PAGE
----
"They were all on foot; picked men they were, enthusiastic, armed with keen axes, and other weapons, and with their shields closely locked in front of them, they formed an impenetrable phalanx …"
Medieval pike formations tended to have better success when they operated in an aggressive fashion. The Scots at the Battle of Stirling Bridge (1297), for example, utilized the momentum of their charge to overrun an English army while the Englishmen were halfway through the process of crossing a narrow bridge. And then, at the Battle of Laupen (1339),Bernese pikemen overwhelmed the infantry forces of the opposing Habsburg/Burgundian army with a massive charge before wheeling over to strike and rout the Austro-Burgundian horsemen as well. It was not uncommon for aggressive pike formations to be composed of dismounted men-at-arms, as at the Battle of Sempach (1389), where the dismounted Austrian vanguard, using their lances as pikes, had some initial success against their predominantly halberd-equipped Swiss adversaries. Dismounted Italian men-at-arms also used the same method to defeat the Swiss at the Battle of Arbedo (1422).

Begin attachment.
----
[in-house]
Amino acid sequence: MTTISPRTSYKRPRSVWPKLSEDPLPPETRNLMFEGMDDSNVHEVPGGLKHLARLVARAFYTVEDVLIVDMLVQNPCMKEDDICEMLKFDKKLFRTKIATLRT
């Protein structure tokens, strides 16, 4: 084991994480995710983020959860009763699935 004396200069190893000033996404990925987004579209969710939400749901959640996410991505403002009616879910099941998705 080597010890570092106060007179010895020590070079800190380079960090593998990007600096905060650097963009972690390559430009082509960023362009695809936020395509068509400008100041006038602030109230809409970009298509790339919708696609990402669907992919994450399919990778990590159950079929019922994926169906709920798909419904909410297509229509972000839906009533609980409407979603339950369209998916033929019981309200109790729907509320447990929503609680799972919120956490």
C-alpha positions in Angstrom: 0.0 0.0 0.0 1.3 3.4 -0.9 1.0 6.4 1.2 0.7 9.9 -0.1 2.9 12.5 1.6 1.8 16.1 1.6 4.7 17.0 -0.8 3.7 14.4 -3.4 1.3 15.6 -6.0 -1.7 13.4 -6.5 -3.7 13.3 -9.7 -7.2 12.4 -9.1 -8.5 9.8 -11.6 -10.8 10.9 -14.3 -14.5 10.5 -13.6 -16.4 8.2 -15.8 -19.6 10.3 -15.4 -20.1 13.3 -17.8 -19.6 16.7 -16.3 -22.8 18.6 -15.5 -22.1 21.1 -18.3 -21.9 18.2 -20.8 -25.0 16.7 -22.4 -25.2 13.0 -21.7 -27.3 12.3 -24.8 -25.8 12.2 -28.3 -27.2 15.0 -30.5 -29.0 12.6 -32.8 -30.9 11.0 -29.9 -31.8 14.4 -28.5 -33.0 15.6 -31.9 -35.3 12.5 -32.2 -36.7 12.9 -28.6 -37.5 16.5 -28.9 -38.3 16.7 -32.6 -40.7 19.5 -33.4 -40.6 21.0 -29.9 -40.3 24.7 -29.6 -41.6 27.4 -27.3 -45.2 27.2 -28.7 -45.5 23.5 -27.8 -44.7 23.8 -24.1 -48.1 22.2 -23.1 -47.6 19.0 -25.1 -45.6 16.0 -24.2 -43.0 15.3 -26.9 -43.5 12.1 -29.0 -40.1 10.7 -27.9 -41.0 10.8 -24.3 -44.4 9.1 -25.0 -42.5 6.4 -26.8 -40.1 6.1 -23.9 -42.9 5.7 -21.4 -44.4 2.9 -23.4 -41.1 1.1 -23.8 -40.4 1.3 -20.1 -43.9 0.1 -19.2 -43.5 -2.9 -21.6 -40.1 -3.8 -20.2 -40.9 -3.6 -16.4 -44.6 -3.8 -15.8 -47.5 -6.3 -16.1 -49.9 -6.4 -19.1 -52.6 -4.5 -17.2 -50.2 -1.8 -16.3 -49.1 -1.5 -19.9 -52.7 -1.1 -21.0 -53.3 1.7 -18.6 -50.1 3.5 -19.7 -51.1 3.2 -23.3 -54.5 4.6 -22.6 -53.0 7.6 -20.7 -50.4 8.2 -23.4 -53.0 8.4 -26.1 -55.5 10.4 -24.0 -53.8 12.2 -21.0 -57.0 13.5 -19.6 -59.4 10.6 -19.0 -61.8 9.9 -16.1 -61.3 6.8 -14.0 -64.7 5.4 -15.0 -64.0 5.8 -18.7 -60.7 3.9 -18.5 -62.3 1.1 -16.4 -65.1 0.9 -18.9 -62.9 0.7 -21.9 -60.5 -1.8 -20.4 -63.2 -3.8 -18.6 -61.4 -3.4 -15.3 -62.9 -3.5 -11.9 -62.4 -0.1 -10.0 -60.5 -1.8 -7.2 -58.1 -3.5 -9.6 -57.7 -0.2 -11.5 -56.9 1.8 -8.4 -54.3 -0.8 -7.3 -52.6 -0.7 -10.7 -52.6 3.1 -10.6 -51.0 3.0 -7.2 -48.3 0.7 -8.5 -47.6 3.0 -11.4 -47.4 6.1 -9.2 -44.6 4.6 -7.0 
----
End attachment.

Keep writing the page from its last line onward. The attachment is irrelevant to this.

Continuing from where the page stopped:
image: Depiction of a Macedonian phalanx: this graphic was first published in May, Elmer; Stadler, Gerald; Votaw, John; Griess, Thomas (series ed) (1984).Ancient and Medieval Warfare: The History of the Strategies, Tactics, and Leadership of Classical Warfare.
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